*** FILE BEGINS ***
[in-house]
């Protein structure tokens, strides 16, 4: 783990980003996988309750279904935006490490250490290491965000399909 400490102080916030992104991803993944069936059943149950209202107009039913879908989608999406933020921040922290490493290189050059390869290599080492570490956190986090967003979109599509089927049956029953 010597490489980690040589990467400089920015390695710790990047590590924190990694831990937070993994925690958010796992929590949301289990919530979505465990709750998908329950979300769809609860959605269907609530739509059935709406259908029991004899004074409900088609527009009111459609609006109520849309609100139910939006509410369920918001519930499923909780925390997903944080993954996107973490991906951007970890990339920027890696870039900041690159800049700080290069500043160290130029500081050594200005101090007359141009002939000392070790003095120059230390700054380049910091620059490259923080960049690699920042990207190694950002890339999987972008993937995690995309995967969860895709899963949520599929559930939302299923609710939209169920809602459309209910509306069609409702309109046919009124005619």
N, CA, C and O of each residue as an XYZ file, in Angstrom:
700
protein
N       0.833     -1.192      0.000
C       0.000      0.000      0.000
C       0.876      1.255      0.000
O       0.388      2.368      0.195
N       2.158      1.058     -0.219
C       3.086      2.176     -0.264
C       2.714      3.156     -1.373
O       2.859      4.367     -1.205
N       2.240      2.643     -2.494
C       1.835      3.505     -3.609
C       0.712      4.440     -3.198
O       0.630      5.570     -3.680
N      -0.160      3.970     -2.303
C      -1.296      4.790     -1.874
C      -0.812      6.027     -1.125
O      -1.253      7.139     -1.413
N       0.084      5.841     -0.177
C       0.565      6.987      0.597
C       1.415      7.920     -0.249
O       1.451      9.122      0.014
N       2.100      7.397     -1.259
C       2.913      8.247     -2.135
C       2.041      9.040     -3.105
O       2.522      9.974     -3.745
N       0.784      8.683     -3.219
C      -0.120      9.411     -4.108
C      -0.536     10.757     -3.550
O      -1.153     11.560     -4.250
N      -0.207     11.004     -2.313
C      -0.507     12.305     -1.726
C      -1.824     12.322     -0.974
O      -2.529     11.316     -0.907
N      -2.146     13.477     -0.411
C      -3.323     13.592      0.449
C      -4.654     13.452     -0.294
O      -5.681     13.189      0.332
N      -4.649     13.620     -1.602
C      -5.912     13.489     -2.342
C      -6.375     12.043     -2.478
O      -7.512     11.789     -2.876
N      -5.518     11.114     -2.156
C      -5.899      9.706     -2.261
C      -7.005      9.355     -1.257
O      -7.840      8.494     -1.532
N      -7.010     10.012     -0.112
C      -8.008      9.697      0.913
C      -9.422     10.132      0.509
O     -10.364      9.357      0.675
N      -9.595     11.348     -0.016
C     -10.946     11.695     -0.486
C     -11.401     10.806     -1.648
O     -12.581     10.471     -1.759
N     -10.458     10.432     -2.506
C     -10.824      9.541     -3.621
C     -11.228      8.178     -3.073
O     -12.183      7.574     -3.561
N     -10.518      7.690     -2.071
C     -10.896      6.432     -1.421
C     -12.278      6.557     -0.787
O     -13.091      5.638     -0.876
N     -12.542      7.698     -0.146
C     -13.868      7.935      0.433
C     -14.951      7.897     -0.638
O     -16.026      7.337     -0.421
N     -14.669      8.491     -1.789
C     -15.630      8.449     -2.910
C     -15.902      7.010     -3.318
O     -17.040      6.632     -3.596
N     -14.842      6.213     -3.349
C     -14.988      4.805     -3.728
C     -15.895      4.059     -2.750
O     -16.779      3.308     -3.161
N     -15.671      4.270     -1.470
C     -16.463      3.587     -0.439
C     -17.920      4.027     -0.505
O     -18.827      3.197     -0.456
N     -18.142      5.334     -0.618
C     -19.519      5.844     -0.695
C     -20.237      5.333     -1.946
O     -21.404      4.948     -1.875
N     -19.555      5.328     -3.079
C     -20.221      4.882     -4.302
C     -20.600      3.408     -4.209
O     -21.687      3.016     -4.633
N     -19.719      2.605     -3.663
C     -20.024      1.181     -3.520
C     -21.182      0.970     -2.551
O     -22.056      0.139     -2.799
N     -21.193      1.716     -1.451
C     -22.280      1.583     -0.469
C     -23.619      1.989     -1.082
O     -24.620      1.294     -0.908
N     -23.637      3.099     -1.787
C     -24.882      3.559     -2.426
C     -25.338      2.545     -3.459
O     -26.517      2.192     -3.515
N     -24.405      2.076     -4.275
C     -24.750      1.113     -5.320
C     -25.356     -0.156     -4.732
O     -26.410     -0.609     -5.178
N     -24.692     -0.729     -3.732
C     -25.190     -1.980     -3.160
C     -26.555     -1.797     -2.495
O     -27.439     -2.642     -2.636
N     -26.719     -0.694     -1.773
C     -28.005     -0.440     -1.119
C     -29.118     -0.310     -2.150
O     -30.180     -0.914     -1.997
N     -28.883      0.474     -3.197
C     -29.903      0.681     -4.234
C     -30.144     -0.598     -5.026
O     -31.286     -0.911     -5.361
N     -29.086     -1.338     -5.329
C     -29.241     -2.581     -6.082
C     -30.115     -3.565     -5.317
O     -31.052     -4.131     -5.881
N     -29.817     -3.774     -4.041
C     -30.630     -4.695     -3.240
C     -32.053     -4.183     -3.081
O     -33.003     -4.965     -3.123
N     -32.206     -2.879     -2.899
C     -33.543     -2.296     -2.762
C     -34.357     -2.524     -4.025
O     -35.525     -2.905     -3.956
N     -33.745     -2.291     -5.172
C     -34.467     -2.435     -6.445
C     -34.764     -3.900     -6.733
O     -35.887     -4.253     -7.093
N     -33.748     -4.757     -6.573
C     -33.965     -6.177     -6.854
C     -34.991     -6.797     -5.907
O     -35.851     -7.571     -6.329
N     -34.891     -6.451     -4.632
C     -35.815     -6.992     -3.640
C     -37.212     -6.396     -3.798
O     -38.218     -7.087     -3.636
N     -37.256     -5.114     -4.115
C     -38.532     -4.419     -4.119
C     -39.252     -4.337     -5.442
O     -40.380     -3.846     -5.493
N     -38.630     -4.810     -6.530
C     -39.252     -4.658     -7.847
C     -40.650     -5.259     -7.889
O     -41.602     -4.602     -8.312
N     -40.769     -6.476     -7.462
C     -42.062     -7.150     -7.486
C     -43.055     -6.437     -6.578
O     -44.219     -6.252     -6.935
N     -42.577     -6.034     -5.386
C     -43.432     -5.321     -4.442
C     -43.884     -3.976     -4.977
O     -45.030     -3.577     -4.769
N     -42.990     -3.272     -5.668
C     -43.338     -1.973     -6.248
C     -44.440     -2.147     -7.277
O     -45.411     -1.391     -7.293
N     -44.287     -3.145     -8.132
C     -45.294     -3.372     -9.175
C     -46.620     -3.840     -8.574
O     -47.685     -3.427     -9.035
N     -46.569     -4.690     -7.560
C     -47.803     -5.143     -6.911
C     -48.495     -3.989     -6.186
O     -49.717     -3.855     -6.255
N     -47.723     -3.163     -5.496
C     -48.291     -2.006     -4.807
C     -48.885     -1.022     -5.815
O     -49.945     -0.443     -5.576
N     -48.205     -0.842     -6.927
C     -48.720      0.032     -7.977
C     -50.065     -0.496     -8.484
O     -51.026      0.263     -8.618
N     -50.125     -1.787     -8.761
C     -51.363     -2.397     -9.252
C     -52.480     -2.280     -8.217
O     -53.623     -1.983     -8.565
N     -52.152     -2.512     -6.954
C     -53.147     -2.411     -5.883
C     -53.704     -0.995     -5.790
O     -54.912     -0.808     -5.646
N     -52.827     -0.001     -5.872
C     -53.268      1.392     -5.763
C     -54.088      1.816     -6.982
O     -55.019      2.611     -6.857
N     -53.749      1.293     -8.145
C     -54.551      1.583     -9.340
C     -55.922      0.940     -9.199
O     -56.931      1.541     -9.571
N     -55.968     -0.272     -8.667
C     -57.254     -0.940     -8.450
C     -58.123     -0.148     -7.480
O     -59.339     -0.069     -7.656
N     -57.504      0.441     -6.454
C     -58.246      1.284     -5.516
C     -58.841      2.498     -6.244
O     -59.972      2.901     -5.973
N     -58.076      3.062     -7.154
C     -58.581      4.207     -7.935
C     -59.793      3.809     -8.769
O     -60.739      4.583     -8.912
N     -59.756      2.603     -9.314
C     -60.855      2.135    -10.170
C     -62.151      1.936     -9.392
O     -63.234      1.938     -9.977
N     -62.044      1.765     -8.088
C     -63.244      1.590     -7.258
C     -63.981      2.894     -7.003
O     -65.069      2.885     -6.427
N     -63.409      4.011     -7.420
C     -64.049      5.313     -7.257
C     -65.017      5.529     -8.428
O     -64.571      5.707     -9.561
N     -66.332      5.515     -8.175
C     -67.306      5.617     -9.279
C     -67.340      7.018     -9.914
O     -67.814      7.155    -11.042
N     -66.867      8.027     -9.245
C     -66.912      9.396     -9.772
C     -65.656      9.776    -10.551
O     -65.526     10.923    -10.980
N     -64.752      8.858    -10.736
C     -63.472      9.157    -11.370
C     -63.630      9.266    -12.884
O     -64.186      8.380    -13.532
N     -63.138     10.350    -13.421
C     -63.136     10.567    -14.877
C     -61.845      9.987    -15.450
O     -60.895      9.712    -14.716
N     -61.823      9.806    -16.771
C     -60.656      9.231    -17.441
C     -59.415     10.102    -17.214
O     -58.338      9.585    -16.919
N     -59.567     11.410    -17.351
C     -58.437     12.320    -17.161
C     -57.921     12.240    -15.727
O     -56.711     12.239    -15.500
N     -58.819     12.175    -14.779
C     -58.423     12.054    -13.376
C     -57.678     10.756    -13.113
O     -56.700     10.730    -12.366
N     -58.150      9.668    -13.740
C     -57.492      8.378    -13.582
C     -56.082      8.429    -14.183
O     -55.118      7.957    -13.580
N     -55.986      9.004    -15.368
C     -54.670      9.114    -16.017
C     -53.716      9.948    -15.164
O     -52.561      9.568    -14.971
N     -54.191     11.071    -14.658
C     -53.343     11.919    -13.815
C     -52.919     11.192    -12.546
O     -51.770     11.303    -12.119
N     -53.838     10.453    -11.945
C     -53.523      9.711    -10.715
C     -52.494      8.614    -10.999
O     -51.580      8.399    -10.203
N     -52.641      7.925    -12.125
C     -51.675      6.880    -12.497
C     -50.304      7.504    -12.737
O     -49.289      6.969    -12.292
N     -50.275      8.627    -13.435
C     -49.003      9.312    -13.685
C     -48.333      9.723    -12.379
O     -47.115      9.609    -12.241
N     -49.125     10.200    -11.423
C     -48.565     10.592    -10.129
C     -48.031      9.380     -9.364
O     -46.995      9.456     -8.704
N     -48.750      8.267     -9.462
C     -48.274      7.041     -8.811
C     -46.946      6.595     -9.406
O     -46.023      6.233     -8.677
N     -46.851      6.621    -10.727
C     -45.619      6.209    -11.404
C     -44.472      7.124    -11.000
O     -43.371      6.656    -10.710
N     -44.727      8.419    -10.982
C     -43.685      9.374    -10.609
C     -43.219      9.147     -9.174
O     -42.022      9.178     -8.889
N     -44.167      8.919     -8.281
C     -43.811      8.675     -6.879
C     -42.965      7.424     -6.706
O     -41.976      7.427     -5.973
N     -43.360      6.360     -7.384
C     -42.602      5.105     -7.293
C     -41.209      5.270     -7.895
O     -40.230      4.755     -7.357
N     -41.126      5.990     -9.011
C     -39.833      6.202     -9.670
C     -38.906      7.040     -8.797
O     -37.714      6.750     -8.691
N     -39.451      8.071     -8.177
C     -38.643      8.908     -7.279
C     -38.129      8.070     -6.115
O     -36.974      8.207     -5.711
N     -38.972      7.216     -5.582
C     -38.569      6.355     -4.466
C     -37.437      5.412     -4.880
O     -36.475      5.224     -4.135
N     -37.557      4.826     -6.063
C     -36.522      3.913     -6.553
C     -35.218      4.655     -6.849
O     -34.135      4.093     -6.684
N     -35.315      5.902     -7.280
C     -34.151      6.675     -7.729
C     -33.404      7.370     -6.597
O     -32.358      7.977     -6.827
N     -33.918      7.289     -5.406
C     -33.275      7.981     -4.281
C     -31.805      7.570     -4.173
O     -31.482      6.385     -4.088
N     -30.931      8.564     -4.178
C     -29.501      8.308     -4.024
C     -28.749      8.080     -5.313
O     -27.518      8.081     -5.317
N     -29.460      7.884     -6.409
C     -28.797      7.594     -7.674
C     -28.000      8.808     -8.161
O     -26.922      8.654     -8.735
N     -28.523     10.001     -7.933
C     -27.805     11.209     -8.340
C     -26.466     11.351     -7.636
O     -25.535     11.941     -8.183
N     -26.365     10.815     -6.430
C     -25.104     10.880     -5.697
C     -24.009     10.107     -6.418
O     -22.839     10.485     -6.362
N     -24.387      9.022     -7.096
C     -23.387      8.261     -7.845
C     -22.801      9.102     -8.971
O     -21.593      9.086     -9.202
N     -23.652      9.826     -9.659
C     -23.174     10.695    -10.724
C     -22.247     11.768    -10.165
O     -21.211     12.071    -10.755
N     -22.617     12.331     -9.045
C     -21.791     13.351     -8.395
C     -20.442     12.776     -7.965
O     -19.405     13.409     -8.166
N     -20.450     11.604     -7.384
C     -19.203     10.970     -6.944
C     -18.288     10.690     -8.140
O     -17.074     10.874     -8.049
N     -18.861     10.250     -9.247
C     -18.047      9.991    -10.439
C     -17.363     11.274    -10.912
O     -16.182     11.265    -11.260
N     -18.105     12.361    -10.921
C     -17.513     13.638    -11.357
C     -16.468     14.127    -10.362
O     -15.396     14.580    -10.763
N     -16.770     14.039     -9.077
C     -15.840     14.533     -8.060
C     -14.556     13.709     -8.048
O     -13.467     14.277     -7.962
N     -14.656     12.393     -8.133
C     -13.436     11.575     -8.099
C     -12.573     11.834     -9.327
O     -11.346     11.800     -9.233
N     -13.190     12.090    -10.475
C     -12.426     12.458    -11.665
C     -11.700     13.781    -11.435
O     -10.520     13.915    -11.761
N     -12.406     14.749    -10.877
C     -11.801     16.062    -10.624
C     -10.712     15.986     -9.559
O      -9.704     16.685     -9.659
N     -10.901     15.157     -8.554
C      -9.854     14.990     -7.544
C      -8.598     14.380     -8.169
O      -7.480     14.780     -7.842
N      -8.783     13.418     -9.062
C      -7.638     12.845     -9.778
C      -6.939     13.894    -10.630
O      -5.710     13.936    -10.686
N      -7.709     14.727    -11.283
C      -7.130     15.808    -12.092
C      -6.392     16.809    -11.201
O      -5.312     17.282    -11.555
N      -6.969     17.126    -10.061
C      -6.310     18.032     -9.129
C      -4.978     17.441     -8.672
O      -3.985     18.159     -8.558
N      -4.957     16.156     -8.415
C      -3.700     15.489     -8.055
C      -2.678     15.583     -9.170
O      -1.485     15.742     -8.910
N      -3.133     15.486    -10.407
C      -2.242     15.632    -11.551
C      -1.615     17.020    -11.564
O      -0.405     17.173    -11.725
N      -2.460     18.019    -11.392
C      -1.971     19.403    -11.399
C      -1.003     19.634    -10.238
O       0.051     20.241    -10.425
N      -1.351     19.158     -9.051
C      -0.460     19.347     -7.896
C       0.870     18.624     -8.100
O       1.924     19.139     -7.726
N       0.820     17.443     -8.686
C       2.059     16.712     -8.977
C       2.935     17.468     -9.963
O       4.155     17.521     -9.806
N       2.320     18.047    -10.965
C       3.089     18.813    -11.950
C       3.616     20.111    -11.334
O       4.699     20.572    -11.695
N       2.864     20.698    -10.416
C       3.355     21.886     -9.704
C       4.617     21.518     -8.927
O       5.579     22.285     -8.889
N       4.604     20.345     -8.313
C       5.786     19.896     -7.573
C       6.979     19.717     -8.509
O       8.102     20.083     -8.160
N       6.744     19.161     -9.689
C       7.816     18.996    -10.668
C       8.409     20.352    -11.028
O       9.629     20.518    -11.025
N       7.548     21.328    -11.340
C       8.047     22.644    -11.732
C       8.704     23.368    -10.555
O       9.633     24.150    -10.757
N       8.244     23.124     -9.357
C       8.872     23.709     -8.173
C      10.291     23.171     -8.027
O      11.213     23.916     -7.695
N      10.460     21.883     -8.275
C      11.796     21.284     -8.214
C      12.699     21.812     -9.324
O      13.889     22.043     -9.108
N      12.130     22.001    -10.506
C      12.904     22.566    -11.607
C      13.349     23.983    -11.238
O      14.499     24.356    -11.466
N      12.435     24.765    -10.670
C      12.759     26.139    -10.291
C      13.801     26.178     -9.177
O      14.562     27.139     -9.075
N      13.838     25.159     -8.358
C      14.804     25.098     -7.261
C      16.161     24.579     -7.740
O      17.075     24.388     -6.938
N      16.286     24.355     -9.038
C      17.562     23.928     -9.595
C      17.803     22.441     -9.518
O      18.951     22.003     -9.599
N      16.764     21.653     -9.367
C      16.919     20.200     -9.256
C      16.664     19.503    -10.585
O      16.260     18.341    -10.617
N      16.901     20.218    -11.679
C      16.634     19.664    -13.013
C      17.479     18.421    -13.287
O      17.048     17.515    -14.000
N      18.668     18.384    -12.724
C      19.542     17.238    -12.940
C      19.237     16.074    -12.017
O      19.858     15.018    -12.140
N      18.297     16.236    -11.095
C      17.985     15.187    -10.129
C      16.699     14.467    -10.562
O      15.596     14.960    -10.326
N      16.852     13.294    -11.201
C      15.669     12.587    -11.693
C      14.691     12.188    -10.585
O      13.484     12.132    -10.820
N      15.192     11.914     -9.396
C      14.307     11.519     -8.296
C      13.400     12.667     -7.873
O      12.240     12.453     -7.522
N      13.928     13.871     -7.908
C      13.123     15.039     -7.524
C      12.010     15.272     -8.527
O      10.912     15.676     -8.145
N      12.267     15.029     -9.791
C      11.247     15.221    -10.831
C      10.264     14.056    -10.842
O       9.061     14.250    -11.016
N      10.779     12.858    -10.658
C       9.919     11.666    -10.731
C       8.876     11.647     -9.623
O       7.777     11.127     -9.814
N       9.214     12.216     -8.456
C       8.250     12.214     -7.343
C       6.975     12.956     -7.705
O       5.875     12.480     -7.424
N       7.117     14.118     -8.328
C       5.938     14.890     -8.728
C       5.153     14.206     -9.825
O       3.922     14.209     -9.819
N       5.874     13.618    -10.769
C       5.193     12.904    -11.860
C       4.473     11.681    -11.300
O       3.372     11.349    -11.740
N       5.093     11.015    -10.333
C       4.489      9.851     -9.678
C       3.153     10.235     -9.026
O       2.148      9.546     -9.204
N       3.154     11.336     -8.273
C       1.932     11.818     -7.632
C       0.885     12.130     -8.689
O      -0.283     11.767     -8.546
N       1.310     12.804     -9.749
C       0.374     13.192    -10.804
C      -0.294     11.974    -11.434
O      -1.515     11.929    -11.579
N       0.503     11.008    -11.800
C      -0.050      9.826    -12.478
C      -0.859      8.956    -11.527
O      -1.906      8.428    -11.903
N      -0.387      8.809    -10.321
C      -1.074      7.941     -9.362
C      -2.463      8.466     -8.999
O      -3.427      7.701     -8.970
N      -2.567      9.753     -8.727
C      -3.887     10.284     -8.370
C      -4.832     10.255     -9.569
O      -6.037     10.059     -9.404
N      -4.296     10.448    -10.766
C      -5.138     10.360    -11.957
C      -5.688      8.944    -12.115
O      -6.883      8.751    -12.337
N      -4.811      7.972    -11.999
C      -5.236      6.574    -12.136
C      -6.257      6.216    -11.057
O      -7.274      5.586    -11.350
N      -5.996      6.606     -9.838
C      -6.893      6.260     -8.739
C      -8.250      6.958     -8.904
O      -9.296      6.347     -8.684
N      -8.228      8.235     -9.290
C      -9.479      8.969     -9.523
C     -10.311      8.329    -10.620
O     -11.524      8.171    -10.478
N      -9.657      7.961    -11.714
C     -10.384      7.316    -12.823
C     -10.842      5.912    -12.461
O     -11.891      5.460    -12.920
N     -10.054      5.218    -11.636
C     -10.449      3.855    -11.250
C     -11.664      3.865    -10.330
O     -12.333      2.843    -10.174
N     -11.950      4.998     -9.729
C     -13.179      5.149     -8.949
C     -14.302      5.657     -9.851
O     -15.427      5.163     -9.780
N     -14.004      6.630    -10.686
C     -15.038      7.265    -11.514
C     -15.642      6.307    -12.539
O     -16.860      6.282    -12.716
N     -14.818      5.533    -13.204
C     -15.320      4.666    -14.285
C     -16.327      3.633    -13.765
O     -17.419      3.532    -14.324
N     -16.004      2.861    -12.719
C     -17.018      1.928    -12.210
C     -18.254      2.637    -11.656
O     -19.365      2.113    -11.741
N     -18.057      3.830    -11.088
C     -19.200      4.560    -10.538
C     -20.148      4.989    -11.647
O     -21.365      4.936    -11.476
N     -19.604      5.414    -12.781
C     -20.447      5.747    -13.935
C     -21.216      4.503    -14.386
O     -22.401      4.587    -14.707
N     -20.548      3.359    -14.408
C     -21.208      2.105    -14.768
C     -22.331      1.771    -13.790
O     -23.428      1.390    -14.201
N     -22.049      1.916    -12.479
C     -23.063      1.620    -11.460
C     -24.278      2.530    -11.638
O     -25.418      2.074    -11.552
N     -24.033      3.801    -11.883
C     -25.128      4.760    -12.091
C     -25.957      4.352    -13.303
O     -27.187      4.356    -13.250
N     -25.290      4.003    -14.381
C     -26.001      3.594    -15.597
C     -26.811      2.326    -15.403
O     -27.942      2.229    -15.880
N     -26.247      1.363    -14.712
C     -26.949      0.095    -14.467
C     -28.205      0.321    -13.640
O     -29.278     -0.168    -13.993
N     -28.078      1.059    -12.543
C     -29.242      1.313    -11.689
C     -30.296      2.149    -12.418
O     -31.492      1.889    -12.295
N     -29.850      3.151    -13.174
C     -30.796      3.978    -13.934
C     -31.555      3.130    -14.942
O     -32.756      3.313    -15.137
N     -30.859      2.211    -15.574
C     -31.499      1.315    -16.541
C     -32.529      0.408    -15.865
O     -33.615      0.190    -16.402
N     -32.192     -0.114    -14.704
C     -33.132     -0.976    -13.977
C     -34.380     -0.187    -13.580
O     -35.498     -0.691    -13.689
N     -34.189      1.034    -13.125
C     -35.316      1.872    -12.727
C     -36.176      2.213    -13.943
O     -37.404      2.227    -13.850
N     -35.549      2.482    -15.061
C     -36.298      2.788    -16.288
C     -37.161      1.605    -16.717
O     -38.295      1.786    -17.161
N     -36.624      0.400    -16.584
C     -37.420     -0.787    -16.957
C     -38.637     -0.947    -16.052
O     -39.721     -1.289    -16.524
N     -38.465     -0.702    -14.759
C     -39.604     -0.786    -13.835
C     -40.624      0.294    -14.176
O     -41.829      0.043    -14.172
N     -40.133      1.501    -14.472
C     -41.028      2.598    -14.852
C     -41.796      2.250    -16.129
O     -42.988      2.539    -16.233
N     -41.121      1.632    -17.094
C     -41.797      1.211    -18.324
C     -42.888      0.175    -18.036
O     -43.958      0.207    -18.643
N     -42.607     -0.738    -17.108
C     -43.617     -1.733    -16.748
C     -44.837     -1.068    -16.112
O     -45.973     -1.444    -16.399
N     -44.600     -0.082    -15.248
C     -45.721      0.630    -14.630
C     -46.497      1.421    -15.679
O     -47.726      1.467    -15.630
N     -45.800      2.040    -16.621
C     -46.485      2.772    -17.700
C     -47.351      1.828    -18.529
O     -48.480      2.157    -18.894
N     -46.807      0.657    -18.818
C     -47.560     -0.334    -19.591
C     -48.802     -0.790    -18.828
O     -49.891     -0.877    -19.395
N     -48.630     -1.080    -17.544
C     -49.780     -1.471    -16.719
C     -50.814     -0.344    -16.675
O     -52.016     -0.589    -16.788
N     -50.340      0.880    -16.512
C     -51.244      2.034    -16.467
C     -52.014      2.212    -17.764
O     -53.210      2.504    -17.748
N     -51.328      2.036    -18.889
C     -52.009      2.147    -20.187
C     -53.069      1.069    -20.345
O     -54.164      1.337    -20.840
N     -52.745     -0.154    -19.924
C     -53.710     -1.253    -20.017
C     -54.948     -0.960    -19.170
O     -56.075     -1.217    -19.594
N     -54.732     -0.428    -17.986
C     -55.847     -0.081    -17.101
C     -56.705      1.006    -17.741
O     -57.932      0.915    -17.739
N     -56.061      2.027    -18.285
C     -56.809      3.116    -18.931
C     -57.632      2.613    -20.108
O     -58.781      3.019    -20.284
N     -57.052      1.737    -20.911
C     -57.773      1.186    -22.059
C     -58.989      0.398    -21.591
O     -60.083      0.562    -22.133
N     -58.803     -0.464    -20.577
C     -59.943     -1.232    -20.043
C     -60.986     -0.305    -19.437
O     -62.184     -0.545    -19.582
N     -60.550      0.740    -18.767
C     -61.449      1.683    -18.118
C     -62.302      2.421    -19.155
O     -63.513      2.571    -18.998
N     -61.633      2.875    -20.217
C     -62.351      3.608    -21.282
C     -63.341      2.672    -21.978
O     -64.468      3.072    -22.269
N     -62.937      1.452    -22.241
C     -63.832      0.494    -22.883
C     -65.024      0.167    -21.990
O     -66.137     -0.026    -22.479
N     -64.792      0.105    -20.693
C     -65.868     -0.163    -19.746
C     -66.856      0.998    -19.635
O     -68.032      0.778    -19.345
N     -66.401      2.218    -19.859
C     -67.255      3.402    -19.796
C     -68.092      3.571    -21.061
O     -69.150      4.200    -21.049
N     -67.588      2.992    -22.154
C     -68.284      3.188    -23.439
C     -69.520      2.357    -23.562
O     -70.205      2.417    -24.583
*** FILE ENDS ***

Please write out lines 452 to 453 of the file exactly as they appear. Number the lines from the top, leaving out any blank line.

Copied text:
C      17.803     22.441     -9.518
O      18.951     22.003     -9.599